It’s a classic Coen brothers moment, and it punctures the artifice not only of the Hail, Caesar! in which Whitlock stars, but the meta-narrative of the Hail, Caesar! in which Clooney stars, along with its glossy, lovingly drawn navel-gazing portrait of Hollywood. In truth, Mannix was a massive, arguably murderous dick, it was incredibly dangerous to be gay, women had no control over their bodies, and the studios ruined the lives of thousands, over the course of decades, in order to create the moments of fleeting utopia for millions. “Stories end and stories begin,” the narrator explains at the film’s conclusion, “but the story of Eddie Mannix will never end.” That’s a sentiment that extends to the whole of the Hollywood system, with its inclination to flatten the thornier and more unsettling parts not only of life, but of films that artists like the Coens persist, despite continuing restrictions and financial difficulties, in making.
Hail, Caesar! isn’t a softball: It’s a curveball so sneaky it’s evaded most viewers. You could argue that, in sublimating their critique so deeply in the inner workings of genre, they’ve negated it. But the Coens have rarely operated on the narrative surface: Look at the myriad rankings of Coen films that have emerged in the month leading up to Hail, Caesar!’s release, and you’ll read endless paragraphs on films that have aged and matured and twisted their hooks into viewers, but only with time. It’s almost as if a Coen brothers movie requires its own reconsideration. Or, even more likely, that they love watching viewers struggle with their films: If there’s anything that should be clear, after 30 years of filmmaking, it’s that the Coens love fucking with people. Hail, Caesar! is, in many ways, a failure, but in that regard — it’s an unmitigated triumph.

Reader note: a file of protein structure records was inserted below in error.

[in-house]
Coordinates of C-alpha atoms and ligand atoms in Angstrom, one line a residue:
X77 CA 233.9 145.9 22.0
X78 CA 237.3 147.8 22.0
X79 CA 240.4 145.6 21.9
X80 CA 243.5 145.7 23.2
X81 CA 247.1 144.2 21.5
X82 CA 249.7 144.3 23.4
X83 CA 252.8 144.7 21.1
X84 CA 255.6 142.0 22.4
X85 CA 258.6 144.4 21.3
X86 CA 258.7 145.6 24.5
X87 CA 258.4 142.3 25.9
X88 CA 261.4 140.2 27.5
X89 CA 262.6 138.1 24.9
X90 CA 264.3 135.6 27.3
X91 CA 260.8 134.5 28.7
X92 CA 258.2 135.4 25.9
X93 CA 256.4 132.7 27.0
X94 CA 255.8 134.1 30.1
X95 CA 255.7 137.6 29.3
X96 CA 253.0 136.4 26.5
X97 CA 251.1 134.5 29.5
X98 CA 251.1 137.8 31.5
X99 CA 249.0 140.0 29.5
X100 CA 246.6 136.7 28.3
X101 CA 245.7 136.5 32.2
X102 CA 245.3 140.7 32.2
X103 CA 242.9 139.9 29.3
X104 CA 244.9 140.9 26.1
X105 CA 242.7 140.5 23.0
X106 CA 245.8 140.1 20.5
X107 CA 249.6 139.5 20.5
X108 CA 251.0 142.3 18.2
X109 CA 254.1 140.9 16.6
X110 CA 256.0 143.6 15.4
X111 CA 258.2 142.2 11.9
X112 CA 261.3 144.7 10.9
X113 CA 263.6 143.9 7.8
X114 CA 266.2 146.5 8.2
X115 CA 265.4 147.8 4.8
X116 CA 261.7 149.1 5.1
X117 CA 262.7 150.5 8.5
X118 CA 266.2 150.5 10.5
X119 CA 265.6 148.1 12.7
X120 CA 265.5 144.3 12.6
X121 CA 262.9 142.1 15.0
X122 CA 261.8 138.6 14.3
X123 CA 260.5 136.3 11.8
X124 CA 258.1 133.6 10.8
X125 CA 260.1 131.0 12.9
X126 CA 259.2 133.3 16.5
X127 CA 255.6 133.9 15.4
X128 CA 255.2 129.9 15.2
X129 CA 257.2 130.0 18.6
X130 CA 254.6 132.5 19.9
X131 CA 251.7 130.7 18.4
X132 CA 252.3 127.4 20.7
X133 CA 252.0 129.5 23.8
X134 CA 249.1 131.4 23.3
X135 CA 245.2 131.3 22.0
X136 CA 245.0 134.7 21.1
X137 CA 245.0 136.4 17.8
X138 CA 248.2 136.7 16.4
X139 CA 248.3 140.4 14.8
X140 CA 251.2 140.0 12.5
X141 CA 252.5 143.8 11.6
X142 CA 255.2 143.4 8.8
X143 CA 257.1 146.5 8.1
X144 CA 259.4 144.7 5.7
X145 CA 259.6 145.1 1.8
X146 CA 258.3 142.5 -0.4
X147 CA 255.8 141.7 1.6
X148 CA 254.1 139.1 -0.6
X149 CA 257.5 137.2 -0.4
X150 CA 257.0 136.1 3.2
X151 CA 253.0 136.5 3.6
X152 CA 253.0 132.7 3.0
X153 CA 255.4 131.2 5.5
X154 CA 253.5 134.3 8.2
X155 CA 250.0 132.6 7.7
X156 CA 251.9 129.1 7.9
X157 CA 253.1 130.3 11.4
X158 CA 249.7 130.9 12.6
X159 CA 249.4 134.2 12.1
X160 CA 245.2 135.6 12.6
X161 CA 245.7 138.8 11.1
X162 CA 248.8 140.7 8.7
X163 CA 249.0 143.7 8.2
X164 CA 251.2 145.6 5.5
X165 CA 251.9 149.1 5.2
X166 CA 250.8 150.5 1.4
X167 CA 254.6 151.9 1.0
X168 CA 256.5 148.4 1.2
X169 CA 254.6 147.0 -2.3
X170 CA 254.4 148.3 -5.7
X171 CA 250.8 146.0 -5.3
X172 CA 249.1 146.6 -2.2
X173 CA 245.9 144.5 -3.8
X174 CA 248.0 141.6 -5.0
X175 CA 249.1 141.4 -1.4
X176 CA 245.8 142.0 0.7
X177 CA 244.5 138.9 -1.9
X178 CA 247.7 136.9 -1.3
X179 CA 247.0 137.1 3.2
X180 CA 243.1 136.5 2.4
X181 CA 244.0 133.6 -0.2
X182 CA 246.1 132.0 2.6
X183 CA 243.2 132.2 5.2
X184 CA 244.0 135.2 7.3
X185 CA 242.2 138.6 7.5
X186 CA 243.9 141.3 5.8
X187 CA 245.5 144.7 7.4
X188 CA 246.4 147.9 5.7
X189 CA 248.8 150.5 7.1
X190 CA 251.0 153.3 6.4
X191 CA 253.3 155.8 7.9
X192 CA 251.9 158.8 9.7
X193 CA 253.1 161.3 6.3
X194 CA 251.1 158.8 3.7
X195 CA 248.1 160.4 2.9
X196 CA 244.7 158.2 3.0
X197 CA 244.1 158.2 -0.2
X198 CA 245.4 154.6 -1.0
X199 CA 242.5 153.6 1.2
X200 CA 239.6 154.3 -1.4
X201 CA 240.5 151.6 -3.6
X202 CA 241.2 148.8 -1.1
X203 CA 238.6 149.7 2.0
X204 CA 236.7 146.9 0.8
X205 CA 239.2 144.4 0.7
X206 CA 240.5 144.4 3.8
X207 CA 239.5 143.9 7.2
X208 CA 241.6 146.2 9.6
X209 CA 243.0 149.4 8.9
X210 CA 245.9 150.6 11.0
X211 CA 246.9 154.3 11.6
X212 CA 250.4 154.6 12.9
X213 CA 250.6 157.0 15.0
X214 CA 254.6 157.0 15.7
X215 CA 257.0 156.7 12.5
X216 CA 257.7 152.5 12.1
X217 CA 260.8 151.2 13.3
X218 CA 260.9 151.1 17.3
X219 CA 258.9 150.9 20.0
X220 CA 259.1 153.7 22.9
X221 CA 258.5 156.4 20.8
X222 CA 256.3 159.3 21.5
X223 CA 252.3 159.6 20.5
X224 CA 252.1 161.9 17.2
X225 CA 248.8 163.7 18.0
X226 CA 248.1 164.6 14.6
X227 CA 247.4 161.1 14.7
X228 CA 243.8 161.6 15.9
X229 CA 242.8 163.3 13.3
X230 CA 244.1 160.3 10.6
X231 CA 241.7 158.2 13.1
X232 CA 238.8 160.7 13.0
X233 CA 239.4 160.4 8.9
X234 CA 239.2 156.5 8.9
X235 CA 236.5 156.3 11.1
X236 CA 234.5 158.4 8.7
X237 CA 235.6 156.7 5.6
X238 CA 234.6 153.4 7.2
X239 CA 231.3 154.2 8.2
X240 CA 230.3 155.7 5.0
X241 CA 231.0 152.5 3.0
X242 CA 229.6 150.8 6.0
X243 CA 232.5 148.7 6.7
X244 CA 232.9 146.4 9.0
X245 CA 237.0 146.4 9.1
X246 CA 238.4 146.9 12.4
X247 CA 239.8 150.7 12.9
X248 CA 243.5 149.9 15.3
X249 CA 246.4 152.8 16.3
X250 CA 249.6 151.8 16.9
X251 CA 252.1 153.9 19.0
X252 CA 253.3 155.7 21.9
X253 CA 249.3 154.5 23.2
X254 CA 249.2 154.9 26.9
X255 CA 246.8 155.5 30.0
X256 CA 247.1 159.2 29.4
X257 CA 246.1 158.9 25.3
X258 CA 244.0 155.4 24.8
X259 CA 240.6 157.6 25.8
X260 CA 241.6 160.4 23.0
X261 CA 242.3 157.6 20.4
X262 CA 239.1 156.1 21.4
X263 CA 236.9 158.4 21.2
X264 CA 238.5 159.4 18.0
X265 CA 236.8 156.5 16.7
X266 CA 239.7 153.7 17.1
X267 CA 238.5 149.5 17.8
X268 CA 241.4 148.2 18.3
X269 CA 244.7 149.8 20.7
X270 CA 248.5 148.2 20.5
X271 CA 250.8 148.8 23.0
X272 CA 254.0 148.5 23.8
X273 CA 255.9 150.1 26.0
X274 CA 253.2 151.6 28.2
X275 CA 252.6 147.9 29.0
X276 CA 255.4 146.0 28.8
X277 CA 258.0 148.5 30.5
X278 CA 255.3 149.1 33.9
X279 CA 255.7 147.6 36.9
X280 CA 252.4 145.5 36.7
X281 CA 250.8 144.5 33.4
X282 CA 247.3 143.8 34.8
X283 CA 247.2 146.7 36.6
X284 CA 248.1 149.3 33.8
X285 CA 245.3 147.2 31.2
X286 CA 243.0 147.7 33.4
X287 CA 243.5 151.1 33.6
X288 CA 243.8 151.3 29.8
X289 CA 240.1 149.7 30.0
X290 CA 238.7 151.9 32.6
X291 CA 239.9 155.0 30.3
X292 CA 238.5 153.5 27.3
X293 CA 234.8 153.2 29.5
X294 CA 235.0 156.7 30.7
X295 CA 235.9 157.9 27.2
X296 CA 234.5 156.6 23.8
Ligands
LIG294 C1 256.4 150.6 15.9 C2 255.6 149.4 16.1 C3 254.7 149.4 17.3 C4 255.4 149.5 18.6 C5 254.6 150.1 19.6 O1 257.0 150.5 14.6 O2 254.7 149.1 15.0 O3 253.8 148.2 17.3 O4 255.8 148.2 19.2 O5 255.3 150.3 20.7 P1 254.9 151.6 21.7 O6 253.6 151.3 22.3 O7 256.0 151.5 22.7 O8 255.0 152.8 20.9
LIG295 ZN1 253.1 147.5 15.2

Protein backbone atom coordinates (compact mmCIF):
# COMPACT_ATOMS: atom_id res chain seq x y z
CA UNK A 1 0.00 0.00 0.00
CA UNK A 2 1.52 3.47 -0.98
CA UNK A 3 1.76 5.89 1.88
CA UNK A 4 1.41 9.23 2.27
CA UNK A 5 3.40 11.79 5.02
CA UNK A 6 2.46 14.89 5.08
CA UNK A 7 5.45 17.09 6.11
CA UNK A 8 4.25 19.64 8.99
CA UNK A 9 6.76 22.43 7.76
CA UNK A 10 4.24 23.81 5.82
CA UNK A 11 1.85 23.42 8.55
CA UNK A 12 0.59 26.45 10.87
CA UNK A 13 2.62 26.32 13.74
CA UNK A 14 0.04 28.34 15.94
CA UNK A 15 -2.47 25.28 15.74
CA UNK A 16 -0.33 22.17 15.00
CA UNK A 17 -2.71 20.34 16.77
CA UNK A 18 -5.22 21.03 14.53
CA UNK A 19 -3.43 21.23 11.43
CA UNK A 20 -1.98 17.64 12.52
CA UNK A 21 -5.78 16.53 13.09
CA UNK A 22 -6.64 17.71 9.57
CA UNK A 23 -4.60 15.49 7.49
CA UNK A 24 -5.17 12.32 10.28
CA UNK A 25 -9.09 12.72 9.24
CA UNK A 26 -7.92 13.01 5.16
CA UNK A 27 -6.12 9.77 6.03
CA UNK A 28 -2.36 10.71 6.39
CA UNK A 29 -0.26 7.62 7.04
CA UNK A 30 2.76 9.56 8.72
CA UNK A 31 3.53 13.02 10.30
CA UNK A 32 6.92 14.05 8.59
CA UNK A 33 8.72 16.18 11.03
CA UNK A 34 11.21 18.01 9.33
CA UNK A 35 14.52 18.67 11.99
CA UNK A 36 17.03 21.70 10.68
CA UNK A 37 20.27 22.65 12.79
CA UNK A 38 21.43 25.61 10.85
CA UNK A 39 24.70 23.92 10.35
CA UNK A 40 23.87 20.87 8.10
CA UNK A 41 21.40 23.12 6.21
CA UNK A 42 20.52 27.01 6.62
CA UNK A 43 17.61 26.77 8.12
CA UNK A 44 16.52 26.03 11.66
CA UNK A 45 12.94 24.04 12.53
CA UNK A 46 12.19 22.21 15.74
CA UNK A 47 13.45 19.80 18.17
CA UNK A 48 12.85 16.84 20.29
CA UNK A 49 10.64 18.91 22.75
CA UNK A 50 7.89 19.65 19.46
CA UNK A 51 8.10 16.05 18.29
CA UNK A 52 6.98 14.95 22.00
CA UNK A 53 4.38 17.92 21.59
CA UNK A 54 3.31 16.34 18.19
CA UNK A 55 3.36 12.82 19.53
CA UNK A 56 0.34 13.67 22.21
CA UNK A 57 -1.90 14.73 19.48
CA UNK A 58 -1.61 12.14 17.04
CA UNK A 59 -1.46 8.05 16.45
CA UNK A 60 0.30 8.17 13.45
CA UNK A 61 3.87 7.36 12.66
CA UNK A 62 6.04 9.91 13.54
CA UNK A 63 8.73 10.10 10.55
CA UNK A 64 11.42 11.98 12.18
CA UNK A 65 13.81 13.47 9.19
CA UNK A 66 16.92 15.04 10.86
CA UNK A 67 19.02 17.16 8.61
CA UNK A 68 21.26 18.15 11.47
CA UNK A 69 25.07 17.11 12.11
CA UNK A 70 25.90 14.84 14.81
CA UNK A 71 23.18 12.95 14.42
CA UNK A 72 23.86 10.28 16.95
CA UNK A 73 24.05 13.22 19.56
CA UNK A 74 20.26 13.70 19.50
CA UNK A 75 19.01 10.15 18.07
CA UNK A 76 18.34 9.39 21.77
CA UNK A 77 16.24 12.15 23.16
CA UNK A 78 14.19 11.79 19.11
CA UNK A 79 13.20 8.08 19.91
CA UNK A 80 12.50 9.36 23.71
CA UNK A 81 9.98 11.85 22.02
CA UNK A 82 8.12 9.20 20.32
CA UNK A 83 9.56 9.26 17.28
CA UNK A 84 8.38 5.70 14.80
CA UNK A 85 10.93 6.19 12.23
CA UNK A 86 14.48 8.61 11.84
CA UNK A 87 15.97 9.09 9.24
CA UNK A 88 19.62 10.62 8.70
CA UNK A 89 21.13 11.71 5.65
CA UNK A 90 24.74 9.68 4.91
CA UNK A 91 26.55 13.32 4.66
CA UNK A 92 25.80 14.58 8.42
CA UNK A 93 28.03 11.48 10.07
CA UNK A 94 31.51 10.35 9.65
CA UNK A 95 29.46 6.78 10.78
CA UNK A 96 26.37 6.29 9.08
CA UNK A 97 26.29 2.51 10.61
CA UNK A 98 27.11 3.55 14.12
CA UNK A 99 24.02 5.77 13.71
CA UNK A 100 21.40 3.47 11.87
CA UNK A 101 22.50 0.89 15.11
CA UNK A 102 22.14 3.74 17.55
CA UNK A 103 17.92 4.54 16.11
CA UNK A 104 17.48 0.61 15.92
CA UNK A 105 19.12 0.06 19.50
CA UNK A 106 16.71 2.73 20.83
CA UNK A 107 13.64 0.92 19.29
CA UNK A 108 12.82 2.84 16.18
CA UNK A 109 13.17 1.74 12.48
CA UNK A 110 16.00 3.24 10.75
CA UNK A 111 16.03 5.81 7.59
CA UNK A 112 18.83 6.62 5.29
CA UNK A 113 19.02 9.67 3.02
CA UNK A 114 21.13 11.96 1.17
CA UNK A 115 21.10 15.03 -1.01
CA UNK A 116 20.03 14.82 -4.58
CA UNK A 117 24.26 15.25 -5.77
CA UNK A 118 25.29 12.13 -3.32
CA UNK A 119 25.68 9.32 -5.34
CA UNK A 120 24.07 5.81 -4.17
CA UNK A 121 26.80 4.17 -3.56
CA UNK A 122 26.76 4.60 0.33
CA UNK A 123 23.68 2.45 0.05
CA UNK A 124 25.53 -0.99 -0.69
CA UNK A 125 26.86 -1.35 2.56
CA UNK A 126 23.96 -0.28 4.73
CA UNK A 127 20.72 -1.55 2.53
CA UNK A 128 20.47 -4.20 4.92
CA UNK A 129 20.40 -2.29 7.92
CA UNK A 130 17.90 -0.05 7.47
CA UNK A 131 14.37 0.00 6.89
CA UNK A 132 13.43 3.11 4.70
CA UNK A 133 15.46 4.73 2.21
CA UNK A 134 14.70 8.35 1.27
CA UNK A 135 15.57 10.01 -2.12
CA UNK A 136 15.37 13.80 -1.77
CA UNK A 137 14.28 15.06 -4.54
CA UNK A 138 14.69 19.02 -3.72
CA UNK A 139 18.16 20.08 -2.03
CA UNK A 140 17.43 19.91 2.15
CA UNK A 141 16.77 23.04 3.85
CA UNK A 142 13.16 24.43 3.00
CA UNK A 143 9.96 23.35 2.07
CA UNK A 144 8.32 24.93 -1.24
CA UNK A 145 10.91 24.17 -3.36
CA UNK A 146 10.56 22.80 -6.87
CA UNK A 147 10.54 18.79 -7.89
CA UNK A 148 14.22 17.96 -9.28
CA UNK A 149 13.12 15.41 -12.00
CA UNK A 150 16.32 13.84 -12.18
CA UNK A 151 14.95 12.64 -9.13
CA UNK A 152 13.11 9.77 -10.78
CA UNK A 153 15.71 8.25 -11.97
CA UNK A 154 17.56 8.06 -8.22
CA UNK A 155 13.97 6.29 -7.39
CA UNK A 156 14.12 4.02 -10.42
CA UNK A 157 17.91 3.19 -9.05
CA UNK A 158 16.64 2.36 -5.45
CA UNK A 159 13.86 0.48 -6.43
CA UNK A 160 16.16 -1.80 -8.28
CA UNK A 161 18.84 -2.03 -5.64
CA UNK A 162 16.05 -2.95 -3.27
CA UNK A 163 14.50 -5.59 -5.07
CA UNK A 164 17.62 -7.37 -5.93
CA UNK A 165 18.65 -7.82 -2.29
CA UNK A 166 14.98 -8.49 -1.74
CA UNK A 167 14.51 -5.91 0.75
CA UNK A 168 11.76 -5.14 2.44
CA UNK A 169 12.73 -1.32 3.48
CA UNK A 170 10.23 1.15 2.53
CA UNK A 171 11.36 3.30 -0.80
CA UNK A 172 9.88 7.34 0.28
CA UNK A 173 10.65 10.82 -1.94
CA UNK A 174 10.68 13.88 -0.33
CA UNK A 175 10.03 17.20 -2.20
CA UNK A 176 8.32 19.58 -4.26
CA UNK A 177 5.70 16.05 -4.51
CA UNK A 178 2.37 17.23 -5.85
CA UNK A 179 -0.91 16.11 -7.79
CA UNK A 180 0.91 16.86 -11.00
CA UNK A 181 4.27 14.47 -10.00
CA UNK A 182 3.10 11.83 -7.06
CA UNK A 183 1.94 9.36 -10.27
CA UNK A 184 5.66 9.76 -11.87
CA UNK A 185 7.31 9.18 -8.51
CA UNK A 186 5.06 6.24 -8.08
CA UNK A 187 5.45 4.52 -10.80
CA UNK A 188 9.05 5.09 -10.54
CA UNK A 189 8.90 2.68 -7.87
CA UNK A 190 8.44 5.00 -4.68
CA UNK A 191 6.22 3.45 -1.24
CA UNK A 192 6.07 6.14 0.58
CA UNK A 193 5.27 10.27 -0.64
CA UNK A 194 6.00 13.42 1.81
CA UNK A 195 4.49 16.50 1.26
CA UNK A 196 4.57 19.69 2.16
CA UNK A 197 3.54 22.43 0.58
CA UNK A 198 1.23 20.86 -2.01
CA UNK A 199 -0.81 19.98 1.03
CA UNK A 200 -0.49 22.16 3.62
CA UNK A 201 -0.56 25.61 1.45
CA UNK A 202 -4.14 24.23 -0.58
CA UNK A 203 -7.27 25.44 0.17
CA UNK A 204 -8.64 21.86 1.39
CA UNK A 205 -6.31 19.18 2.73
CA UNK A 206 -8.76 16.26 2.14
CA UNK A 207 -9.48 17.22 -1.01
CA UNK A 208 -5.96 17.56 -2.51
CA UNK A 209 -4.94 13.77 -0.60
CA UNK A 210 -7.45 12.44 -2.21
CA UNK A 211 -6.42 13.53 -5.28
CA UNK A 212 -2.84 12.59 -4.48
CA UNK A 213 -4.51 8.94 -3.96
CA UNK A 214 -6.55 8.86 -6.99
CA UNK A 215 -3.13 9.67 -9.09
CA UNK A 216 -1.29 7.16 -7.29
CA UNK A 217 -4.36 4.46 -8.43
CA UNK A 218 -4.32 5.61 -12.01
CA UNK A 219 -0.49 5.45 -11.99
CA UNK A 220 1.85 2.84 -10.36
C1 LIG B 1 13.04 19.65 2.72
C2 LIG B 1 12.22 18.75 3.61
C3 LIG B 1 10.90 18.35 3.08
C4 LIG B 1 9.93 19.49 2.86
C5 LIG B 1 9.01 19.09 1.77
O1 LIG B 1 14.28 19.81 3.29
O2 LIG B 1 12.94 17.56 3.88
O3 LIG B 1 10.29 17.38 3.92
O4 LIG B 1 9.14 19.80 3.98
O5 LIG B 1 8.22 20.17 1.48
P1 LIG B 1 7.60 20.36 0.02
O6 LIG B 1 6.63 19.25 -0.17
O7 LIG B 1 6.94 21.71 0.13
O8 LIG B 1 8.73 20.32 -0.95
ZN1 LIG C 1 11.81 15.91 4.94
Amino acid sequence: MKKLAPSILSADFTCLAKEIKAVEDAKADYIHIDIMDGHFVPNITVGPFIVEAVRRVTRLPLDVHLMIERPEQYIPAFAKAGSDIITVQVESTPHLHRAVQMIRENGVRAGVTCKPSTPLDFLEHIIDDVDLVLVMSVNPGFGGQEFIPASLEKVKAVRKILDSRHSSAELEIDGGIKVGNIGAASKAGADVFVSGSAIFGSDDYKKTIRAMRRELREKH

Anne Helen Petersen is a senior culture writer for BuzzFeed News and is based in Missoula, Montana.
Contact Anne Helen Petersen at firstname.lastname@example.org.